On July 2, Earthlings will witness the total solar eclipse of 2019, a rare astronomical event marked by the passing of the Moon between the Sun and Earth.
The eclipse will be the longest to occur until 2027, but the Moon's shadow, aka umbra, will be experienced by only those living in South America. (Sorry, Indians!)
Here's how you can watch the celestial line-up.
Totality will last for a little over four minutes
If the weather permits, people situated on the totality's 9,600-kilometer path will witness a fully obscured Sun for about four minutes and thirty-three seconds.
This will be twice as long as the 2017's total solar eclipse, but do note that the whole event would last for about 161 minutes, which would make the upcoming event the longest solar eclipse to happen until 2027.
Eclipse will be experienced in South America
The July 2 eclipse will be the first total solar eclipse to occur after the 'Great American Eclipse' of 2017.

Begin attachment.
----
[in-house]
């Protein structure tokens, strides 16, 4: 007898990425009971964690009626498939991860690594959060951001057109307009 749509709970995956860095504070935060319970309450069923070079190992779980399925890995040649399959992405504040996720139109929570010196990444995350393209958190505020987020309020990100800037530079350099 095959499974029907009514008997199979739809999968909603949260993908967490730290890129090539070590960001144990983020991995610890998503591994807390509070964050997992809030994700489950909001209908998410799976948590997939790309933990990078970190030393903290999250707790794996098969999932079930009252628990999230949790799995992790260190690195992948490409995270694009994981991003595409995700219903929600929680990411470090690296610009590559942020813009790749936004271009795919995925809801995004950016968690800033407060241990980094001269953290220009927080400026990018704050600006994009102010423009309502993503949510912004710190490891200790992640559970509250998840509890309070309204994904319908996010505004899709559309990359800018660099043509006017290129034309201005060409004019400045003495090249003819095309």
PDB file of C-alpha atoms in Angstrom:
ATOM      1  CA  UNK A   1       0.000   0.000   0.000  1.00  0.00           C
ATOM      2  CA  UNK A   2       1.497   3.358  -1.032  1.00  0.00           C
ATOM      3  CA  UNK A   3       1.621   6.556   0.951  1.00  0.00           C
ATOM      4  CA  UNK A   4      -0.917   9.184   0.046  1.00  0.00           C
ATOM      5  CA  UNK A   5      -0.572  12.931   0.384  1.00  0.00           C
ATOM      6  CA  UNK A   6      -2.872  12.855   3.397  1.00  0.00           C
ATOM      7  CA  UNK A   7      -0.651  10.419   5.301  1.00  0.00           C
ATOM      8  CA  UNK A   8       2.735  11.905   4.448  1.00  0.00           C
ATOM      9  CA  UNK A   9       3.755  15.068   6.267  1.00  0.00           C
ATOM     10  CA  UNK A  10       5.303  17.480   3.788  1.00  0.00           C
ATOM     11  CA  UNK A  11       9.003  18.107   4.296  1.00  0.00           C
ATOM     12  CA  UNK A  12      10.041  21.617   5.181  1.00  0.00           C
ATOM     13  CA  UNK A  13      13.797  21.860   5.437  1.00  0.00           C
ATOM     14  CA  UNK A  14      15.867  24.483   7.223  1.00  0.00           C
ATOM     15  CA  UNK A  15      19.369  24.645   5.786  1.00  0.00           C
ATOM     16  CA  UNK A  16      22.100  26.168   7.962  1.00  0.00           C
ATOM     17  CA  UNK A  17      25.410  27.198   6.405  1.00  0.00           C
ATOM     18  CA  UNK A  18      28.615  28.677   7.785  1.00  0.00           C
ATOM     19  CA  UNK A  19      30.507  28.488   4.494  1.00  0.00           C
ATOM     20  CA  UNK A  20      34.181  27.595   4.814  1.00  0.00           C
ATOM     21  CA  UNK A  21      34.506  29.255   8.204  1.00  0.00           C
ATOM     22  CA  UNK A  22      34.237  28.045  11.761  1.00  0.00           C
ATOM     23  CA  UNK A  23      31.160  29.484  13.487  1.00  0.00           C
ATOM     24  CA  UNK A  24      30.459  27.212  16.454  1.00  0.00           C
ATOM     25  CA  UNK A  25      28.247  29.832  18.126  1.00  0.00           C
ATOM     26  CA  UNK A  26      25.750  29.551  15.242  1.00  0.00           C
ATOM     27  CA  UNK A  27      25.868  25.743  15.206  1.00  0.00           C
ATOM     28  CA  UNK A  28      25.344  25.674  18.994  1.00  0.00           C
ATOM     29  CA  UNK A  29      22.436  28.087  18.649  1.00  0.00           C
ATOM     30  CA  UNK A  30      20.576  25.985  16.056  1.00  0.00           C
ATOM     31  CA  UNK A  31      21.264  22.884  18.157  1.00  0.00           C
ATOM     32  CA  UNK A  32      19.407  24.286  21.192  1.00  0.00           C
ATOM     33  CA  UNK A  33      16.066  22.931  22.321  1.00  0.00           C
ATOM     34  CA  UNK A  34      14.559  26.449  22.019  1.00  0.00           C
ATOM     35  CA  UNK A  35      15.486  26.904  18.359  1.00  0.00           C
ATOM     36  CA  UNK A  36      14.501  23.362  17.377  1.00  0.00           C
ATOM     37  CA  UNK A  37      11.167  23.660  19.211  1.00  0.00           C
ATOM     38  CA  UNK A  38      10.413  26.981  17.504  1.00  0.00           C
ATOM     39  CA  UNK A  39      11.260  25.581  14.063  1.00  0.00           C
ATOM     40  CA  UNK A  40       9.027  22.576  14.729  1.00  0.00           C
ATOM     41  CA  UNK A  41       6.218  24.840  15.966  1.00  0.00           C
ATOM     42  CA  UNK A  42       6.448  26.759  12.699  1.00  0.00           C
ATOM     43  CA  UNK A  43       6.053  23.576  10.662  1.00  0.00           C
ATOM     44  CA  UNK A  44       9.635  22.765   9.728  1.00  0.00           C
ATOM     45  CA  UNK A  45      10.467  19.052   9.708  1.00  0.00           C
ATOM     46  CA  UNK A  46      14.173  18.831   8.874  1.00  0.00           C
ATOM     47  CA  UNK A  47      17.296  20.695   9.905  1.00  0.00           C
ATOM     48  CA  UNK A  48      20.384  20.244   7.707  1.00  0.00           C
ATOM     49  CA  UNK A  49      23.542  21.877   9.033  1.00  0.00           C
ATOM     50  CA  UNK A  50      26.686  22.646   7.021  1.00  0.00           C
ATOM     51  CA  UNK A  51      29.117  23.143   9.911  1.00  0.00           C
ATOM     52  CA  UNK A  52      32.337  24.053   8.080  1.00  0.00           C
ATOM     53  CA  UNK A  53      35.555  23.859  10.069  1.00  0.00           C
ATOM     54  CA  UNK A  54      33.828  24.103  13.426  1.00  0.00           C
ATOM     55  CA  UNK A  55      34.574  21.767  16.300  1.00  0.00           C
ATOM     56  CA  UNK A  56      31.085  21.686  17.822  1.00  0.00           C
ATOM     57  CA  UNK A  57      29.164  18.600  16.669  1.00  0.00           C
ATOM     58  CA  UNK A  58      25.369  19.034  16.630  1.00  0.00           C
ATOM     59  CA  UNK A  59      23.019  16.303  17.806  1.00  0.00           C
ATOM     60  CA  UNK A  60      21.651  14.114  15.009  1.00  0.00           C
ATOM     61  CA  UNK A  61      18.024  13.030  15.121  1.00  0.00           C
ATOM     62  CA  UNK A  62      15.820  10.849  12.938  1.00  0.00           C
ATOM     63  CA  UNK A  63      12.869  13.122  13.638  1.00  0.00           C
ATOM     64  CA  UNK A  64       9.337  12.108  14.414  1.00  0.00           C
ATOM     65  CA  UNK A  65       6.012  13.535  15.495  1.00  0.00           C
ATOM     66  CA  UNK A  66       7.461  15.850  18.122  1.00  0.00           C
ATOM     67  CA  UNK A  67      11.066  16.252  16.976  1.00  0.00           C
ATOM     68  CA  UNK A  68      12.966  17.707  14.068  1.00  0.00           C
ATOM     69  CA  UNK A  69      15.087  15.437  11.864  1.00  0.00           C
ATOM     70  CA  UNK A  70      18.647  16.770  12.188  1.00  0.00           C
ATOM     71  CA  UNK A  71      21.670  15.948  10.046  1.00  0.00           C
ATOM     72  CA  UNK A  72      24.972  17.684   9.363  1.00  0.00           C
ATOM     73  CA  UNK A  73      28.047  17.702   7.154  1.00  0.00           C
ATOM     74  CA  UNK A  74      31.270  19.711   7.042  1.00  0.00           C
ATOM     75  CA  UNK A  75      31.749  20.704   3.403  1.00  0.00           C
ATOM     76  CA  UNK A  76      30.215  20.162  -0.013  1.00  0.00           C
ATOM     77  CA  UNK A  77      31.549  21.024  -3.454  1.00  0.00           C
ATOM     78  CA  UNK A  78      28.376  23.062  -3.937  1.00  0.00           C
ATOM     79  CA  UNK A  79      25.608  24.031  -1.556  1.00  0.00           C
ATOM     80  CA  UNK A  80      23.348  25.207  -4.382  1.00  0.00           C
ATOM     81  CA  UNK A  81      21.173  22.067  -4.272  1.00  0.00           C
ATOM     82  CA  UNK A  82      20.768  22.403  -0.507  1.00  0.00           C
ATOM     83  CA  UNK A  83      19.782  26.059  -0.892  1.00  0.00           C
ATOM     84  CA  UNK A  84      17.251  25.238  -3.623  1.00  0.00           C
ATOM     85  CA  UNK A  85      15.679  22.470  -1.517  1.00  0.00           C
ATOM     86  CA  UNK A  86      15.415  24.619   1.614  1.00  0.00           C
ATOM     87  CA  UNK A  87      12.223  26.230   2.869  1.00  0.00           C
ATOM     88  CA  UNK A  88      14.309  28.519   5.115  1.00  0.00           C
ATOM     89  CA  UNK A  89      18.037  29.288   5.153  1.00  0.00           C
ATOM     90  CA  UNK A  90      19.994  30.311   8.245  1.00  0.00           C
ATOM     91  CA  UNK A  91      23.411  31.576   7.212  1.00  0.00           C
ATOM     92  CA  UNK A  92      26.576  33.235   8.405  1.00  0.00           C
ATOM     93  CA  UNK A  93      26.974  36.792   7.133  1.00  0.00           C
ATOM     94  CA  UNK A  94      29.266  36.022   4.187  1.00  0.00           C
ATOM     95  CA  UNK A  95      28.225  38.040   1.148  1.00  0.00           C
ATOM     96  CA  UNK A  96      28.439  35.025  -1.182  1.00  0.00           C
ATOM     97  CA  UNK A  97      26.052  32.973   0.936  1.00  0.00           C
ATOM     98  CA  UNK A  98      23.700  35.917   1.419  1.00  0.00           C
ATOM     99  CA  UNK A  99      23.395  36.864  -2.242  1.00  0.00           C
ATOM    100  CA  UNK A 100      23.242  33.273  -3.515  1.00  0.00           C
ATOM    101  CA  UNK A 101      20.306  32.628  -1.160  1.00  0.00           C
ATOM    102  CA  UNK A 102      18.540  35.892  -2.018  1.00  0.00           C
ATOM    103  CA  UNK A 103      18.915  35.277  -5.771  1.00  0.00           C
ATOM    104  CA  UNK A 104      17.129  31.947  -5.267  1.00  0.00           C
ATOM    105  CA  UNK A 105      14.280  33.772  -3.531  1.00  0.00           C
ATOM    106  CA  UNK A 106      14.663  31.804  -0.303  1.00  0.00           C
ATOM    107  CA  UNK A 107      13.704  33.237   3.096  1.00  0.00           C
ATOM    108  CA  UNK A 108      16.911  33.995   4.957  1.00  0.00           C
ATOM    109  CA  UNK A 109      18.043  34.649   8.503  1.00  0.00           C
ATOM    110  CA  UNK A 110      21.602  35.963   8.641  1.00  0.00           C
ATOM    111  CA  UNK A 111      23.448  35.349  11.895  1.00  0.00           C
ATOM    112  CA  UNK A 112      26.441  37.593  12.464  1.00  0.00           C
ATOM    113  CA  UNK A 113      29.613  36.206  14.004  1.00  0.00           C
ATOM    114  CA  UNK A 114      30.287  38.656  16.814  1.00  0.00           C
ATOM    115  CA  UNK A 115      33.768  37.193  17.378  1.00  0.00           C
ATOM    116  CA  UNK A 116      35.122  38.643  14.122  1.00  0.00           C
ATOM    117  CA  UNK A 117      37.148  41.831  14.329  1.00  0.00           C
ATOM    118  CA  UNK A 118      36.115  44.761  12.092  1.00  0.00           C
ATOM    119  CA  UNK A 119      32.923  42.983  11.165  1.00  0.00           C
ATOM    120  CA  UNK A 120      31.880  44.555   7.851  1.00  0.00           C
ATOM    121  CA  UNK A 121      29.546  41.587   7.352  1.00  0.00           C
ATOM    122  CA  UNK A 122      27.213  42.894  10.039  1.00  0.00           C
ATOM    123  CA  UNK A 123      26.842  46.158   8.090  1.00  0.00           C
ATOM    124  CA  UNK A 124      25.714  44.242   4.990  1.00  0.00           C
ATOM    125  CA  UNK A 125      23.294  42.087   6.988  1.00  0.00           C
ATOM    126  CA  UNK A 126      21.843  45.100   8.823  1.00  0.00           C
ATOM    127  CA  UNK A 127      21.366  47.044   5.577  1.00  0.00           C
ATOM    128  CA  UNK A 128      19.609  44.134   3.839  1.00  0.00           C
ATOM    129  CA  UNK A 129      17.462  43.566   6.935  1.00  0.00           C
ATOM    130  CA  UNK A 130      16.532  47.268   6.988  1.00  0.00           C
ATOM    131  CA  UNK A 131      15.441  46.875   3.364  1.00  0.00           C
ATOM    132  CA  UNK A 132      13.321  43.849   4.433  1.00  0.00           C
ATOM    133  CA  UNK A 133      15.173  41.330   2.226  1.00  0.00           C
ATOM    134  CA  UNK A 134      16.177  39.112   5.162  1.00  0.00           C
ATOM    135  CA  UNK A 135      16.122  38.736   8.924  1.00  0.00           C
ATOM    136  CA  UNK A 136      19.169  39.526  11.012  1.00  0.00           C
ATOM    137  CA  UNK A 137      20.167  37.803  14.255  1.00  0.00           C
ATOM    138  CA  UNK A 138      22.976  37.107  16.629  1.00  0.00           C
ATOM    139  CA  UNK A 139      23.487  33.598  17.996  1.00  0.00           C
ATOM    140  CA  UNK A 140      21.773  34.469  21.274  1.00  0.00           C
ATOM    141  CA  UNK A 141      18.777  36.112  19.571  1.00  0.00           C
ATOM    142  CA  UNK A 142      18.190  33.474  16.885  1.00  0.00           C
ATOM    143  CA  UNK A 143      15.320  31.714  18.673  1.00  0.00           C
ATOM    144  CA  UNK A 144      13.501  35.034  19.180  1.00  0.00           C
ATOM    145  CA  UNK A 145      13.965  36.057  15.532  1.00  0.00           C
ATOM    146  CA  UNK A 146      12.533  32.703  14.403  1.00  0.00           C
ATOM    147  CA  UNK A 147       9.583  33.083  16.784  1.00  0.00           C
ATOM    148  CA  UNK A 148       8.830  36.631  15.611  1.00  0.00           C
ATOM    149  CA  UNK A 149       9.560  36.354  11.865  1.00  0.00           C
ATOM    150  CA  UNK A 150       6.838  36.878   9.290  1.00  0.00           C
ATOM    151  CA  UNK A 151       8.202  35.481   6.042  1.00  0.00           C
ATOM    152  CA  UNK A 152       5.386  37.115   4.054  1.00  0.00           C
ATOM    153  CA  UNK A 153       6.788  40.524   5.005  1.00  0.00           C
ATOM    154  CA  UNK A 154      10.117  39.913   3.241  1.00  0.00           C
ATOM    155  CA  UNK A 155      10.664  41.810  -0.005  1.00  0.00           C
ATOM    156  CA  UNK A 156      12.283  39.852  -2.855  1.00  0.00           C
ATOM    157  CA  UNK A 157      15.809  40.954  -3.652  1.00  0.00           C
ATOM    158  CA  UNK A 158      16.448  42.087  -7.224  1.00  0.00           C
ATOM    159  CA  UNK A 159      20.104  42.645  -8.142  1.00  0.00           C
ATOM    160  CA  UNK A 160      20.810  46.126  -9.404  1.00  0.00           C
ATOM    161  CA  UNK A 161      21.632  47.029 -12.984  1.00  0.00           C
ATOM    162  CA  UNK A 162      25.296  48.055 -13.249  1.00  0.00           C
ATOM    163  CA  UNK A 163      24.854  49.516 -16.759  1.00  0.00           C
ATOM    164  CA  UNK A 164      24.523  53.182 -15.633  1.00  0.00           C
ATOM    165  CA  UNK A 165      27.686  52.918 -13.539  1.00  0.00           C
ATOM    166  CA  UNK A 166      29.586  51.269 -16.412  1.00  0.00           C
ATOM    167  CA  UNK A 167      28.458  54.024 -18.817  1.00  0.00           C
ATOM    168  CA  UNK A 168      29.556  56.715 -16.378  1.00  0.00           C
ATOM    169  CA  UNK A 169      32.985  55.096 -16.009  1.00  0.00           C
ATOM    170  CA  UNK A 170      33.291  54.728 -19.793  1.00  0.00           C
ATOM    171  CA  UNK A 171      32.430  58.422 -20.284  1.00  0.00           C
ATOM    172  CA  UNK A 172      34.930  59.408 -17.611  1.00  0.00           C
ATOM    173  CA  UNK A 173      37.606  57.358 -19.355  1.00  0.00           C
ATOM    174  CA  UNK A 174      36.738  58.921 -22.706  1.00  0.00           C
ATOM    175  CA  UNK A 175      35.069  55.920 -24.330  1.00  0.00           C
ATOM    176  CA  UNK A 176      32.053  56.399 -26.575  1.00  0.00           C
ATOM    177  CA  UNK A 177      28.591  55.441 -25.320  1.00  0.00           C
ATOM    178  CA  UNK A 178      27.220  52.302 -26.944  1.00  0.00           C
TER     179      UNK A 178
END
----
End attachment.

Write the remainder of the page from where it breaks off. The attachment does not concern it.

Its totality (the area of total darkening) will stretch across the western Pacific Ocean to South America, remaining largely over the ocean.
This means only a select portion of South America, Chile and Argentina to be exact, will experience the totality of the eclipse.
Which region will first witness Moon's shadow
La Serena, a coastal city of Santiago, Chile, will first witness the Moon's shadow. It will then move east-southeast through Argentina before reaching Río de la Plata and Uruguay and disappearing into the sunset.
Great opportunity for scientific observations
The shadow of the total solar eclipse will fall on three main South American observatories, including ESO's La Silla Observatory in Chile and 8-meter Gemini South.
This will give astronomers a chance to view several celestial features that aren't visible during the day, including stars in the background, plasma loops on the Sun, and the solar corona.
How to watch the totality
People living in Chile and Argentina can watch the eclipse with a decent pair of eclipse glasses.
Meanwhile, those in other parts of the world can watch the live stream of the event from National Science Foundation's Cerro Tololo Observatory or ESO's La Silla Observatory.
The NSF broadcast will begin at 1:30 am IST on July 3, while ESO's will start at 12:45 am.